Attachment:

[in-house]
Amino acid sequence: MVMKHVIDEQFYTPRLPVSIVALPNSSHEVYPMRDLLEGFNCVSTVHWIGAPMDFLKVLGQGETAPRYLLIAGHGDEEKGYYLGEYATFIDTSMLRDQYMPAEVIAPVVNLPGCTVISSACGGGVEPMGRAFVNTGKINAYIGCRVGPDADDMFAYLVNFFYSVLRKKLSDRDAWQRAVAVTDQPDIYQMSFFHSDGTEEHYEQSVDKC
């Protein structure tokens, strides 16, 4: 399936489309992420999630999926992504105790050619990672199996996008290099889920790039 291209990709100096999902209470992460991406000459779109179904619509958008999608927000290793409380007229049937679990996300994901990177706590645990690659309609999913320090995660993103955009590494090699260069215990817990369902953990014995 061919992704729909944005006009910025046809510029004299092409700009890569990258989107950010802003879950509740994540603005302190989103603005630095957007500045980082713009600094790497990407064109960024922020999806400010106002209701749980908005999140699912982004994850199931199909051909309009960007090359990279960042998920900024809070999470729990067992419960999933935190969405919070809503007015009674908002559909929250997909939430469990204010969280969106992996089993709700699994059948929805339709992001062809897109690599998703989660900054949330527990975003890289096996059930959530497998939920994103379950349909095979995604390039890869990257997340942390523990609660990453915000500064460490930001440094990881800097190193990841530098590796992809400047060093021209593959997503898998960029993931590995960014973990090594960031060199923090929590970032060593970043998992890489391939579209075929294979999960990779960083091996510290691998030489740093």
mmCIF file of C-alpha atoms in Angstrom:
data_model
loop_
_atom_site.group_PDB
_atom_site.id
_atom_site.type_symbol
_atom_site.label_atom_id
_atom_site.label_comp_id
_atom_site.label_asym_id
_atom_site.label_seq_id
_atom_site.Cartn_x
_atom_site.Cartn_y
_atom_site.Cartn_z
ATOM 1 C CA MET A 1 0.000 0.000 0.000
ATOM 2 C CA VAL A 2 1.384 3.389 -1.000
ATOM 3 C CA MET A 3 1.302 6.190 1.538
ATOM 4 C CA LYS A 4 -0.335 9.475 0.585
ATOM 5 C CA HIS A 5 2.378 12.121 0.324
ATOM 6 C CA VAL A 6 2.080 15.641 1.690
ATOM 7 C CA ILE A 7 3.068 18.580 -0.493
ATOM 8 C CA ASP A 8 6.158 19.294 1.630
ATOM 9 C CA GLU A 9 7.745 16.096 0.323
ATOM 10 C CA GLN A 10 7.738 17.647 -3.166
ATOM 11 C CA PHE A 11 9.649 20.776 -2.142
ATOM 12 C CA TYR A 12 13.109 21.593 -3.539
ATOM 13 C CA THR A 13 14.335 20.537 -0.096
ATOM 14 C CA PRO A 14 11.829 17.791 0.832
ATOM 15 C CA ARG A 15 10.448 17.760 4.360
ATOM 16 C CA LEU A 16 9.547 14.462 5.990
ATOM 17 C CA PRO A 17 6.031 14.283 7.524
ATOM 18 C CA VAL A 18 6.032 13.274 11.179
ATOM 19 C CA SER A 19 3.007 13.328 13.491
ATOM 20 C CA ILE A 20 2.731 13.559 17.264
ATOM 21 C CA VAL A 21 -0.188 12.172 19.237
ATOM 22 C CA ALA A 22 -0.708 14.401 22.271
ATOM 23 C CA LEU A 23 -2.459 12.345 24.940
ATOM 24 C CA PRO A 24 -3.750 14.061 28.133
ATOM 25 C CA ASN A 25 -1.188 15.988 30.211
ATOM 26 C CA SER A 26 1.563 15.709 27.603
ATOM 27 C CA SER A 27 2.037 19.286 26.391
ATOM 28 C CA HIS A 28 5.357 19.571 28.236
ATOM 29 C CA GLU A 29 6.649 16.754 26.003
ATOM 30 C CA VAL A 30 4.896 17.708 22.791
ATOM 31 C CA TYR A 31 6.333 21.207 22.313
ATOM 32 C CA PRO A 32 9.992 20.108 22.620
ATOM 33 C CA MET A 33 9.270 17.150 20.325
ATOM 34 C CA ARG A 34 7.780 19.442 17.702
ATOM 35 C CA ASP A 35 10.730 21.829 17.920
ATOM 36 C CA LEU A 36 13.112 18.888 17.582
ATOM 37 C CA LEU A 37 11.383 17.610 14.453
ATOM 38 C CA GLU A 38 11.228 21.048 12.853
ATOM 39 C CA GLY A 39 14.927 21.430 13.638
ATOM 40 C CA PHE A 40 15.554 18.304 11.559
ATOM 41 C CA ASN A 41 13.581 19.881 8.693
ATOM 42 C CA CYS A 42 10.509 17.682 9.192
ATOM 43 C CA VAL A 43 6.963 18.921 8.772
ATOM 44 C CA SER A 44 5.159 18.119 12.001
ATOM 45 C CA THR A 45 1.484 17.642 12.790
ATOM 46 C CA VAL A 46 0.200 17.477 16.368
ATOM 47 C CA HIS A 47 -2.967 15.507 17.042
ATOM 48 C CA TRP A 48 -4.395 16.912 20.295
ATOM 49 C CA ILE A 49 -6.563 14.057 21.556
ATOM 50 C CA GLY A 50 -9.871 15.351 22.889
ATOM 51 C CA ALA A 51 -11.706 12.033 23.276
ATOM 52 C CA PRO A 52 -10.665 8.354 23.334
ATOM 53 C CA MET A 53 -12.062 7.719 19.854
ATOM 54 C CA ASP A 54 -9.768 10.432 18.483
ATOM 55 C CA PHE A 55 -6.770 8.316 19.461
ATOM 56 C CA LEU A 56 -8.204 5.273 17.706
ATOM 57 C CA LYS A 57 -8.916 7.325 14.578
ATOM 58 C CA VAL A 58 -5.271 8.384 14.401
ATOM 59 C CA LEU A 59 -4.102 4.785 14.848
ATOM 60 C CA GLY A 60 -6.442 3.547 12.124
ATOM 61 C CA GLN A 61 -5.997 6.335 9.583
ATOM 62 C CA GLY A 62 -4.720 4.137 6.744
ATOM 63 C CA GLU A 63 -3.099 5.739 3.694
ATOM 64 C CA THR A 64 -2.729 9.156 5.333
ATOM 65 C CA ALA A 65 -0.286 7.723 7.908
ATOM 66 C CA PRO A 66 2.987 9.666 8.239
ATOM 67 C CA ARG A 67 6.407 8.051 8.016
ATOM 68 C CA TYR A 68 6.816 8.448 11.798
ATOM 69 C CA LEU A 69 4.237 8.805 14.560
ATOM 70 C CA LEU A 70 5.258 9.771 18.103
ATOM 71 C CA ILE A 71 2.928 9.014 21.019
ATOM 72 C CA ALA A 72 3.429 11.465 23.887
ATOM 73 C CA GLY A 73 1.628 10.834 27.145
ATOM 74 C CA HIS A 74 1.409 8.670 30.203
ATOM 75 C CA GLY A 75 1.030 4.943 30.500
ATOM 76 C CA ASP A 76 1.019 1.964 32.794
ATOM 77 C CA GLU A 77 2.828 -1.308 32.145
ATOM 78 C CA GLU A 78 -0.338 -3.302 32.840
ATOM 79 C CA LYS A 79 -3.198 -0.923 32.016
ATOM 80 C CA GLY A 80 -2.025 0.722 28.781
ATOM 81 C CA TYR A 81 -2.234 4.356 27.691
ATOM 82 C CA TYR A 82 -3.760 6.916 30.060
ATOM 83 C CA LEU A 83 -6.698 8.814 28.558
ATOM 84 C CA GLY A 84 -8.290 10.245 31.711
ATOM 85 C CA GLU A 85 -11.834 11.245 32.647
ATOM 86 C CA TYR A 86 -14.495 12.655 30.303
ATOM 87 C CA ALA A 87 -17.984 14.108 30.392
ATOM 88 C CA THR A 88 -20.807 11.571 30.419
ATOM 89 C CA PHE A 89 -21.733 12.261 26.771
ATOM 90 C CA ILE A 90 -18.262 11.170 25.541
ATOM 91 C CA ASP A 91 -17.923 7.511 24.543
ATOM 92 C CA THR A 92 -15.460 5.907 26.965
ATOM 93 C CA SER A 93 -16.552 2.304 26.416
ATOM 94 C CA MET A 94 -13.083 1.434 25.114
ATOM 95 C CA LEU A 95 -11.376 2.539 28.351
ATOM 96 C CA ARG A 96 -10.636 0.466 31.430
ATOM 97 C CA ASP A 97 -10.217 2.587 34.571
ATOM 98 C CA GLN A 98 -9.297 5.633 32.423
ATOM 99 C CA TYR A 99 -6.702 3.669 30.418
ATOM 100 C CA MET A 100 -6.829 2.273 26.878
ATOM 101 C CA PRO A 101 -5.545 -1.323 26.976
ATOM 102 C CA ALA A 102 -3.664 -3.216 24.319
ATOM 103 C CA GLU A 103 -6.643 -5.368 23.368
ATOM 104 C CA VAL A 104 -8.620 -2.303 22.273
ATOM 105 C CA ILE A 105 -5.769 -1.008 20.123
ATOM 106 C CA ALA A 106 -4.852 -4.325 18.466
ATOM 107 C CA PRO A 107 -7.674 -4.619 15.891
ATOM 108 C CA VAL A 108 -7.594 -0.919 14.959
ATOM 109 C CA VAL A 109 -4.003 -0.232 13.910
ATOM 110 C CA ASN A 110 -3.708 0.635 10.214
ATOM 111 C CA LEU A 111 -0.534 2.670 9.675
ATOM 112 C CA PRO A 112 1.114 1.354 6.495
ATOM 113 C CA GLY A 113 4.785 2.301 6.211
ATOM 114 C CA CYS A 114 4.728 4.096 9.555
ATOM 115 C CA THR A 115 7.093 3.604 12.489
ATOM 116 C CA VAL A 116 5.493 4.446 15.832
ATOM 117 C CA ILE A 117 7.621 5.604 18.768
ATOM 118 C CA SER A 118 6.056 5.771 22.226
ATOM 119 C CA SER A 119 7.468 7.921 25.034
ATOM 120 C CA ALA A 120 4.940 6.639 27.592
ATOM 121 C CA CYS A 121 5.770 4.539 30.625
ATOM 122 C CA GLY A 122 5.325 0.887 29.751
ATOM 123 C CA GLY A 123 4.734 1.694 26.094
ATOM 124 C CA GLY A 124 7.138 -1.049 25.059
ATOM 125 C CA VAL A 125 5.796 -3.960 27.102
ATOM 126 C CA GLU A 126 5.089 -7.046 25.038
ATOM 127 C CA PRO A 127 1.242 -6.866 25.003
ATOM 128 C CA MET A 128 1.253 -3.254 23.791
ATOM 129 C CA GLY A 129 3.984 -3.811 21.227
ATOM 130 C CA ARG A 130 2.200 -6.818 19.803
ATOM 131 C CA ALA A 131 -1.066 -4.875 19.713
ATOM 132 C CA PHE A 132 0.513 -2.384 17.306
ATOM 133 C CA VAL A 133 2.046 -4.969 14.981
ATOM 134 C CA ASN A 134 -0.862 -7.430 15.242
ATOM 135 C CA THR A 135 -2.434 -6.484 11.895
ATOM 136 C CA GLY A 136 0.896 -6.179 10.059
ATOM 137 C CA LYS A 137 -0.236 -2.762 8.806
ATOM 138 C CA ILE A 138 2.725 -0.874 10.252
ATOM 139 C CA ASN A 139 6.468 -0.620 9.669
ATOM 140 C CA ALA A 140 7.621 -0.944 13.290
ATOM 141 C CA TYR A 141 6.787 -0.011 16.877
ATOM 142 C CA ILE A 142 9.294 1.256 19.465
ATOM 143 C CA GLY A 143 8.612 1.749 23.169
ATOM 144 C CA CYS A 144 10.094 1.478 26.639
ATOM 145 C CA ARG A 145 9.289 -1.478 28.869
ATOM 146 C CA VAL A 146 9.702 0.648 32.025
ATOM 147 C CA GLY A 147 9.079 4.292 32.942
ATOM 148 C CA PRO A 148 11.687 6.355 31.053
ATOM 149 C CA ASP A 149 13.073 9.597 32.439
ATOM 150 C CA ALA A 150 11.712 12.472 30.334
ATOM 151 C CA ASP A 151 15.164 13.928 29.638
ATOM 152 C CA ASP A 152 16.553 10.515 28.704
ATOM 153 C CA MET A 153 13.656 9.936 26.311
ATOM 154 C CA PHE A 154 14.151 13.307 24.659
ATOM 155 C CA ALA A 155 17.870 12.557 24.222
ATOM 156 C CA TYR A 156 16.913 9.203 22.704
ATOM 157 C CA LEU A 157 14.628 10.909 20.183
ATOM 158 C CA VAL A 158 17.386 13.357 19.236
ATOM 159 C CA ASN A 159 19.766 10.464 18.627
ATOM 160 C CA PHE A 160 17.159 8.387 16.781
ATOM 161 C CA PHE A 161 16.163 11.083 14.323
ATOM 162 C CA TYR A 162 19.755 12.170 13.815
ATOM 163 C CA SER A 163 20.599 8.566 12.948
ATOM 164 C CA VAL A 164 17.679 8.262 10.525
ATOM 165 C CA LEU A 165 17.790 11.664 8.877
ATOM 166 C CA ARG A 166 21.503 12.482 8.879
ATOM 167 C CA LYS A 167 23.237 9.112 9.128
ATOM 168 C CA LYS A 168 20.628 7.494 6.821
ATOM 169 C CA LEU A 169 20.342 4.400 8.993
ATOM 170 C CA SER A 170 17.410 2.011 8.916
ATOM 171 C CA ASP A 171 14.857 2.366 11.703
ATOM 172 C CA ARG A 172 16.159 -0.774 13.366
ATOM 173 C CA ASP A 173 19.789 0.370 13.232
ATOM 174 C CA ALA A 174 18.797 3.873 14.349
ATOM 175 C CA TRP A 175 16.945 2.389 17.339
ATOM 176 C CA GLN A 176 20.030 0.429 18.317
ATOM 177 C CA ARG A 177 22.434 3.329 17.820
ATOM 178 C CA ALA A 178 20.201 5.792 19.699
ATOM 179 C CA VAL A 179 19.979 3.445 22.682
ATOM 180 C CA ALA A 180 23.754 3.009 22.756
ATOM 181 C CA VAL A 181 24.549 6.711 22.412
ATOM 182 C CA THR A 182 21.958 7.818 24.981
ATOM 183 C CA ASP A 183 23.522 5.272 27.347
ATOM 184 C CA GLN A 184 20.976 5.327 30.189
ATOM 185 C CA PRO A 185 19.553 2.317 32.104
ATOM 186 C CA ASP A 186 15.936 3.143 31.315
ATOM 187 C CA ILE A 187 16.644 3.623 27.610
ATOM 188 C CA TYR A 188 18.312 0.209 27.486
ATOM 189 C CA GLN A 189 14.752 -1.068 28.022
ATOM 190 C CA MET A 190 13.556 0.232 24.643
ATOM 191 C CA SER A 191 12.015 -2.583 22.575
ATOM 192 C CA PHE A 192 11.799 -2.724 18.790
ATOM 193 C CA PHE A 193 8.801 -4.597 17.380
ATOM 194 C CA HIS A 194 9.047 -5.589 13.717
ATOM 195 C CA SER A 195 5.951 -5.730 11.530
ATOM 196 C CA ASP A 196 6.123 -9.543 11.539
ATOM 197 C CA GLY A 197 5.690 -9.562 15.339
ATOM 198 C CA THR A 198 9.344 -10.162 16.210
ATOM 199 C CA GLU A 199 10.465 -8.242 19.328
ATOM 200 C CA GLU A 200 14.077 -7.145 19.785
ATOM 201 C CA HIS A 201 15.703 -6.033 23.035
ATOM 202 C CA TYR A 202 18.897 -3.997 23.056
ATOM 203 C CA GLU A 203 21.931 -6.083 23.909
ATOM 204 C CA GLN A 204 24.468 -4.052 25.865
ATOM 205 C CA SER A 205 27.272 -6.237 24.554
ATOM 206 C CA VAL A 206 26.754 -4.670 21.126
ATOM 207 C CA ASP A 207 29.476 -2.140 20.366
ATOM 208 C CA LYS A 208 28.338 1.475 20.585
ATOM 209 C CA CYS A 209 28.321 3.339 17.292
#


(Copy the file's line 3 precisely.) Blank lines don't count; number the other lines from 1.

């Protein structure tokens, strides 16, 4: 399936489309992420999630999926992504105790050619990672199996996008290099889920790039 291209990709100096999902209470992460991406000459779109179904619509958008999608927000290793409380007229049937679990996300994901990177706590645990690659309609999913320090995660993103955009590494090699260069215990817990369902953990014995 061919992704729909944005006009910025046809510029004299092409700009890569990258989107950010802003879950509740994540603005302190989103603005630095957007500045980082713009600094790497990407064109960024922020999806400010106002209701749980908005999140699912982004994850199931199909051909309009960007090359990279960042998920900024809070999470729990067992419960999933935190969405919070809503007015009674908002559909929250997909939430469990204010969280969106992996089993709700699994059948929805339709992001062809897109690599998703989660900054949330527990975003890289096996059930959530497998939920994103379950349909095979995604390039890869990257997340942390523990609660990453915000500064460490930001440094990881800097190193990841530098590796992809400047060093021209593959997503898998960029993931590995960014973990090594960031060199923090929590970032060593970043998992890489391939579209075929294979999960990779960083091996510290691998030489740093």